Why taking the trouble of writing stuff about how you do stuff? Isn't it a nerdy thing to do? Doesn't madness lie that way?
Well yes and no. As with most of what we do, it all depends on what's the underlying motivation. Regarding this science/art of how-we-do-what-we-do, I always find healthy to remind myself that notes, To-Do lists, calendar plans and all the like, have a main motivation: getting us to the fun part as quickly as possible.
Human brain has a wonderful plasticity; it quickly rearranges itself to do things completely different. We can be at one moment planting a rose and the next one trying to appease a crowd.
To take full advantage of such plasticity, it's a good thing to remember that the change of activity has a cost, in terms of effort --the tiny wheels inside the brain must be replaced, the microscope lenses leave place to the telescope...- By creating guides for ourselves, we facilitate that change of dies. Those guides don't need to be groundbreaking. In fact the simpler they get the better ("The goal is making things as simple as possible, not the other way round", said Taiichi Ohno). A mark on the floor, three words on a piece of paper, a colored sticker on a cable, a quick shot of a console taken with the cellphone, all can become unspeakable acts of kindness to our future self.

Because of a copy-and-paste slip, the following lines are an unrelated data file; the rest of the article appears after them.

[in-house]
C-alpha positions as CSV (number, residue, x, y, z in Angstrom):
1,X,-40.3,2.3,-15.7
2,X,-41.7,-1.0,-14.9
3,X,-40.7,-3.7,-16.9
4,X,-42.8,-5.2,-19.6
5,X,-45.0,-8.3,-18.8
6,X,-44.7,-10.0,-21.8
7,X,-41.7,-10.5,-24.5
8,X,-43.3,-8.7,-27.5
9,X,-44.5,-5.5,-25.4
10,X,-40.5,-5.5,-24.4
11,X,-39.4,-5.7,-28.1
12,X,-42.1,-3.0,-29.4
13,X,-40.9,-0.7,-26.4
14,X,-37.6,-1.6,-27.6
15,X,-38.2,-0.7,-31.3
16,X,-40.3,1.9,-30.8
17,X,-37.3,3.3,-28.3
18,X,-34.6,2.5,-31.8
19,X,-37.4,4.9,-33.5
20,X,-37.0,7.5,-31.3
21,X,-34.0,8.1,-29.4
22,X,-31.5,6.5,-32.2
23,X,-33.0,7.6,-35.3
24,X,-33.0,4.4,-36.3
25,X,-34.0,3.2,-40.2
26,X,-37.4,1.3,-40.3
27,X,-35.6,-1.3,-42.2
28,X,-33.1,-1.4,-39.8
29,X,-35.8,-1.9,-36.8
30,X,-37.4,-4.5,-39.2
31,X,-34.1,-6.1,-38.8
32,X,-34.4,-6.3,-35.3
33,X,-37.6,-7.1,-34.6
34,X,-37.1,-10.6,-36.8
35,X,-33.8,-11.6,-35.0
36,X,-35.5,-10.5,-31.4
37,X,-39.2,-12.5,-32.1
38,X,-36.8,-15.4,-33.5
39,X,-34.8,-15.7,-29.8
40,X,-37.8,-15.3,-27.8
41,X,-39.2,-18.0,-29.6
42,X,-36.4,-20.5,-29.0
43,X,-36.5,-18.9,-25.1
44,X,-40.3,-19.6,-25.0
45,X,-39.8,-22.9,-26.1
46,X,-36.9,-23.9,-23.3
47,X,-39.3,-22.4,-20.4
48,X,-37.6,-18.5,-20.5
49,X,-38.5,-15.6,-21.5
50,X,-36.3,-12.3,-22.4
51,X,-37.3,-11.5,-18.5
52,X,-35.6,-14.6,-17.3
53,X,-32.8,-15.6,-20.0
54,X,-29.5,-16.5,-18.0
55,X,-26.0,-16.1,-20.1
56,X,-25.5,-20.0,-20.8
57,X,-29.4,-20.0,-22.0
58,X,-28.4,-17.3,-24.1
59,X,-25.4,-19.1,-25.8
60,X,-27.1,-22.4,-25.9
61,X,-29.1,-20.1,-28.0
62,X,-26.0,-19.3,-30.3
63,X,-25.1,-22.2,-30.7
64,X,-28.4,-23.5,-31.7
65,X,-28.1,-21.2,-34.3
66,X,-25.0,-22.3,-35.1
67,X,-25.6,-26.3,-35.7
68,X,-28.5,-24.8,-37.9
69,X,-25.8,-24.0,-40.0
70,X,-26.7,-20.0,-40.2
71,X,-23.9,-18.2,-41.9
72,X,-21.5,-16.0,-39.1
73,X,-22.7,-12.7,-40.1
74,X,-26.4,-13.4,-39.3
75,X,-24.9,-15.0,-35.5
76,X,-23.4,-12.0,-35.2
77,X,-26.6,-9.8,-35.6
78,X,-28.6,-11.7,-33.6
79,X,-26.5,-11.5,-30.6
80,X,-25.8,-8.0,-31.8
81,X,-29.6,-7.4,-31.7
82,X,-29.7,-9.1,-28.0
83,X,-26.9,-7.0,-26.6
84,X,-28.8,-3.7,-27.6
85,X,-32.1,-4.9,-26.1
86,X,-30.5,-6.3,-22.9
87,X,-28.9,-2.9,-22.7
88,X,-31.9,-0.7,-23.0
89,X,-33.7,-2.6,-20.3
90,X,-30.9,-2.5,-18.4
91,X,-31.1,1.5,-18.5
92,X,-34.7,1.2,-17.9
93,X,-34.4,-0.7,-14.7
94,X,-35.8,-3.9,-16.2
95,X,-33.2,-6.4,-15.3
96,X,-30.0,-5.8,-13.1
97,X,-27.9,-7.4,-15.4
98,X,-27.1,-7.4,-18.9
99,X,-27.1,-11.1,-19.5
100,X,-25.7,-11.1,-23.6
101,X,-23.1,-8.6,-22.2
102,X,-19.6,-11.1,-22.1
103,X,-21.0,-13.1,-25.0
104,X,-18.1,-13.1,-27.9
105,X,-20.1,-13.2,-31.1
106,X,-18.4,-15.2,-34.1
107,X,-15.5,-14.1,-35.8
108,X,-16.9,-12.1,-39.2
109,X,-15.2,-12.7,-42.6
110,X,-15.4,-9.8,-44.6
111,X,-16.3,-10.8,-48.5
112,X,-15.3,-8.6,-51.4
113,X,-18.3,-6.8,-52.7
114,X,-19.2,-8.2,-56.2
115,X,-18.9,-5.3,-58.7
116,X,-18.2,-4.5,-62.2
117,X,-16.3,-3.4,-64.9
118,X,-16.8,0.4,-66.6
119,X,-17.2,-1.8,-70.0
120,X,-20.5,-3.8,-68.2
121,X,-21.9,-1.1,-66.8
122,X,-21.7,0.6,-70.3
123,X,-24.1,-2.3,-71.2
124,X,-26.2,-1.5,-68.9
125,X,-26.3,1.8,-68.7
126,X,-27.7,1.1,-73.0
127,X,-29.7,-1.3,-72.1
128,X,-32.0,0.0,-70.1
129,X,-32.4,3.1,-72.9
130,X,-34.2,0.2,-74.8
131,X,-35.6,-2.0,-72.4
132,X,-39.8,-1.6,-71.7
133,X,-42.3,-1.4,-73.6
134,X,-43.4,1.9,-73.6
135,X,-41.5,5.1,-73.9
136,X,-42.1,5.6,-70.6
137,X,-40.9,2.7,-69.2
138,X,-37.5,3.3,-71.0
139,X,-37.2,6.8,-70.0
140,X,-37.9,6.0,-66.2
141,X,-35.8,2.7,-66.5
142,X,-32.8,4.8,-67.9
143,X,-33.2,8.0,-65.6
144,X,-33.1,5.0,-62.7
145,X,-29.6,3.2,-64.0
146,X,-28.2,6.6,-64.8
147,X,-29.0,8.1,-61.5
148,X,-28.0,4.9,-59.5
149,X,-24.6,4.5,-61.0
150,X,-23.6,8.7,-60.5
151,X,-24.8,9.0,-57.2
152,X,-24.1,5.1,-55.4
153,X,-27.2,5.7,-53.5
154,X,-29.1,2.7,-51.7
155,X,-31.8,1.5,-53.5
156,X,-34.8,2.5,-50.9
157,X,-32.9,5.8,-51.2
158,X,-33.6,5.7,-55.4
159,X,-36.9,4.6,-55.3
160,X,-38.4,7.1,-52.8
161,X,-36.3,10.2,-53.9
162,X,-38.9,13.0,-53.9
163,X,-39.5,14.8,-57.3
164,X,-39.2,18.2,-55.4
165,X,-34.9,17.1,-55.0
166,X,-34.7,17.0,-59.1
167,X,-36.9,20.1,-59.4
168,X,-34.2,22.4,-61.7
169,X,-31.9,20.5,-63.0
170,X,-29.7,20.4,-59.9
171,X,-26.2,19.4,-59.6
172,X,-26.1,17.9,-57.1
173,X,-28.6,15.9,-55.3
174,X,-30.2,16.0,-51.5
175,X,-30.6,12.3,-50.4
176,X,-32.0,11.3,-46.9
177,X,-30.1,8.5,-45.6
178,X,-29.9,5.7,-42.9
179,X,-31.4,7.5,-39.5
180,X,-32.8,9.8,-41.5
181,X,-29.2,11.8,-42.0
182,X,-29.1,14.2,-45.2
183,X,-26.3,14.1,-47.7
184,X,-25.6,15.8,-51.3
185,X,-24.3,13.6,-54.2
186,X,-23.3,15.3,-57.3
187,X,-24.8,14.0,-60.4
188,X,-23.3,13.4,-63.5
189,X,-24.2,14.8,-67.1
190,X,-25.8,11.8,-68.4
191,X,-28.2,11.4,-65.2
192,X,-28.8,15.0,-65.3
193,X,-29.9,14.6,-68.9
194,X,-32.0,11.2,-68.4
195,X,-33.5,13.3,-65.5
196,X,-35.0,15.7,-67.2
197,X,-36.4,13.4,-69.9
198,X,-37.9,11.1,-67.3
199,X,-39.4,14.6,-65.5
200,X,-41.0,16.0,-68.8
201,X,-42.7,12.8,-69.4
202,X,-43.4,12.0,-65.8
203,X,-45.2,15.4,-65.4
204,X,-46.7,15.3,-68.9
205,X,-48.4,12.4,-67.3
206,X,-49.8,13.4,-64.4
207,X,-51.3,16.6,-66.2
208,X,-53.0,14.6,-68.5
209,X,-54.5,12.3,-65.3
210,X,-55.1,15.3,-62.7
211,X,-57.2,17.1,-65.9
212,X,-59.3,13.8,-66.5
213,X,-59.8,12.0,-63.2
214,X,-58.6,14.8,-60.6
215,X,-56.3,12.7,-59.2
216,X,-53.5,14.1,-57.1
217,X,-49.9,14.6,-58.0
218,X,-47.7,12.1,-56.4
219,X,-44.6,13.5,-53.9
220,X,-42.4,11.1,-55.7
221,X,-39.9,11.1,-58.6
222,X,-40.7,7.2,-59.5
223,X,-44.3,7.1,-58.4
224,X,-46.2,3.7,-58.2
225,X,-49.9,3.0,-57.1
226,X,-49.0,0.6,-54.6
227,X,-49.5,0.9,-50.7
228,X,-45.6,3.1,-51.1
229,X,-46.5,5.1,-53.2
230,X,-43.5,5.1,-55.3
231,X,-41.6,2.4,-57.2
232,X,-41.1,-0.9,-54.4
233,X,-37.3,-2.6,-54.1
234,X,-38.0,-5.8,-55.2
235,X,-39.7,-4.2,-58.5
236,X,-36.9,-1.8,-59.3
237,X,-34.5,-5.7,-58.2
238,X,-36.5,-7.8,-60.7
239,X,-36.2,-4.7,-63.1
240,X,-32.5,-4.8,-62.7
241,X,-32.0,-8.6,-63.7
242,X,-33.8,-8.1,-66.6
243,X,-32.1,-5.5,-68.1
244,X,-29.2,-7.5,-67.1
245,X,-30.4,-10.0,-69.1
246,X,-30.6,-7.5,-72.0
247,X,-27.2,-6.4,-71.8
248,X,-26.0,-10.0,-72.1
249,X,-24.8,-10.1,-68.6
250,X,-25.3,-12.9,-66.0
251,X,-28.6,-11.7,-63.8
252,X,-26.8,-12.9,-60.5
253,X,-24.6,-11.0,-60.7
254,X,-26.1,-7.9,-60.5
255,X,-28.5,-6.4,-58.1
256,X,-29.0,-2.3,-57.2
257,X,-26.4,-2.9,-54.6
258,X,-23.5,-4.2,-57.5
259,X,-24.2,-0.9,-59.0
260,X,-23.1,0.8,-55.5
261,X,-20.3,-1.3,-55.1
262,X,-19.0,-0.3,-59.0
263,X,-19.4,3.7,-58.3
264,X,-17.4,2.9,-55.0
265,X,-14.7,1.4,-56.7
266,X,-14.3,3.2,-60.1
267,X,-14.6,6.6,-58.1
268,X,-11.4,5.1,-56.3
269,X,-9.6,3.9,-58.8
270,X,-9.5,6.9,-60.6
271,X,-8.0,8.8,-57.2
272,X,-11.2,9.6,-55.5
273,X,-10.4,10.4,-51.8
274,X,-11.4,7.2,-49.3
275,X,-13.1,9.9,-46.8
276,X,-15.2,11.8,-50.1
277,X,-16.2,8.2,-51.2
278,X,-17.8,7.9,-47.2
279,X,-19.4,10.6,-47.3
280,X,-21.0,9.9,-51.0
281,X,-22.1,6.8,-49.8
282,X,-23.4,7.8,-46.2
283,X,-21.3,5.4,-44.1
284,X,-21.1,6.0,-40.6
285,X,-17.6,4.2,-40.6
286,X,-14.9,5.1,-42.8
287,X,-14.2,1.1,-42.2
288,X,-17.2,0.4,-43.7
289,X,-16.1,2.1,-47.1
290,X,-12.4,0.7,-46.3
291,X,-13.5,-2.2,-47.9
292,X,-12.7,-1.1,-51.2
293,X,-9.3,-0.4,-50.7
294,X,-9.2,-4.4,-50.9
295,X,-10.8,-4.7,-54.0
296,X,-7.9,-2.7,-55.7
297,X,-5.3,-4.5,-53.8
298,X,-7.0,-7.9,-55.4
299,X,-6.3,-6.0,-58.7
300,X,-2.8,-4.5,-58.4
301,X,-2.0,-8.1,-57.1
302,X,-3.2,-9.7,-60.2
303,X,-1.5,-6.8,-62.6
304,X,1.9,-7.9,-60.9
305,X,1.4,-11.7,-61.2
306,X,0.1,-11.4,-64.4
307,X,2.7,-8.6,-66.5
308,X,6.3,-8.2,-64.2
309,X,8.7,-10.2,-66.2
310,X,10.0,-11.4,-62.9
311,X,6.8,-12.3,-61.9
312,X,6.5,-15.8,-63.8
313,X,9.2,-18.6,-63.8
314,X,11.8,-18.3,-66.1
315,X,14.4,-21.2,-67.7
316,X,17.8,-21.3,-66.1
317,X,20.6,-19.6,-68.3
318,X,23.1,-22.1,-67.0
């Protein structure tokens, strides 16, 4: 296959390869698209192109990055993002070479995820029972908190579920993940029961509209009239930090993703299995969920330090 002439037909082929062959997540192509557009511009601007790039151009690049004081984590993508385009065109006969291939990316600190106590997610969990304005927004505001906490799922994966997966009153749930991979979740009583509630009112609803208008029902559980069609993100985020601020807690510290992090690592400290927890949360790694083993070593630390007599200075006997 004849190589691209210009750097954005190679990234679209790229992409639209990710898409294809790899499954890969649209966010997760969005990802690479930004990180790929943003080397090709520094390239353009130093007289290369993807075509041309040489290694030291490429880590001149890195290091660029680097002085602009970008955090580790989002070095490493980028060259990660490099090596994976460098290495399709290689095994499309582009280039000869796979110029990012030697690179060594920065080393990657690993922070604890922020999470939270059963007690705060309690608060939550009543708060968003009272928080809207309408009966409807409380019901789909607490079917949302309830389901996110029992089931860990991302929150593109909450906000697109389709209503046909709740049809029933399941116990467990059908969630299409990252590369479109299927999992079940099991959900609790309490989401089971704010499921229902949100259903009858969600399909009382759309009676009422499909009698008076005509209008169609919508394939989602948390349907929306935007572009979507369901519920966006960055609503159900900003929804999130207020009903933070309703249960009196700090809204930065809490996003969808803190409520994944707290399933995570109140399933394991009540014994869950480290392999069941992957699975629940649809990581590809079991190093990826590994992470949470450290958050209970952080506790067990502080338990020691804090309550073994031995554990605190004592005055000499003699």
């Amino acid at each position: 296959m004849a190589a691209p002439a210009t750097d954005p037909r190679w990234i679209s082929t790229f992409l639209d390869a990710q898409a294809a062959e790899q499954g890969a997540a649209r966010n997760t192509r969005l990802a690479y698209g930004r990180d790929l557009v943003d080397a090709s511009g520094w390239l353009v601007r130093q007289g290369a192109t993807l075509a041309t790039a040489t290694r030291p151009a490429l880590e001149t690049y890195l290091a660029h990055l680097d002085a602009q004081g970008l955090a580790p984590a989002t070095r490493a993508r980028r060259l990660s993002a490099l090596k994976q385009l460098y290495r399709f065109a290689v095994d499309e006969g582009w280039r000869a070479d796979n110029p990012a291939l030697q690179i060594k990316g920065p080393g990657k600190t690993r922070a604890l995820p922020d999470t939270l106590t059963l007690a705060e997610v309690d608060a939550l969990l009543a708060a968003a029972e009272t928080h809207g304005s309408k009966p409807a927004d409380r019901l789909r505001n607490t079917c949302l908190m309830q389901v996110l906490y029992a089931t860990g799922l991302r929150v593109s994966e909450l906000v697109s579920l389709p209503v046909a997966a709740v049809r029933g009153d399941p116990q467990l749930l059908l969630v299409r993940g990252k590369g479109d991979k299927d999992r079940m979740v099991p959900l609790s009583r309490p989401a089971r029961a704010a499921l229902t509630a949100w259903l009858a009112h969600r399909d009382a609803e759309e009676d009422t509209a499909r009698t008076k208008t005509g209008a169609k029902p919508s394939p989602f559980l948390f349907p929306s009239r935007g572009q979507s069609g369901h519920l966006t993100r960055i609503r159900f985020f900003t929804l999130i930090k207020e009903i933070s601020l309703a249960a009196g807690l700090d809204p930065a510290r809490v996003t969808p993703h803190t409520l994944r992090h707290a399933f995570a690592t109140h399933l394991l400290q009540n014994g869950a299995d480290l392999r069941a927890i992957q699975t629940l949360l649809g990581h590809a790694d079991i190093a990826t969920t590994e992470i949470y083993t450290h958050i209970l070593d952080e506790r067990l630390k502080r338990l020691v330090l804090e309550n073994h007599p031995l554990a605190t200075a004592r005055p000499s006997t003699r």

By creating those guides, we can move on to other part of our diverse, multidimensional life, and be sure that we'll find the way back easily later. Someone in the GTD forum called action lists 'stakes on the ground'. They tell you how far you got, and where to resume the game tomorrow.
I also find useful to compare them to those opening teasers you get on some TV shows, which brief you in a few scenes on on what happened previously. Our brain comes from car mode, grocery list mode, dialogue mode, or having a shower mode, and must be quickly and effortlessly tuned to audience mode: "I can't wait to get to Caribbean/oh look that engine is burning/The teams have given up but I know she survived". Oh, yeah, I remember now, I'm ready to go; so what's next?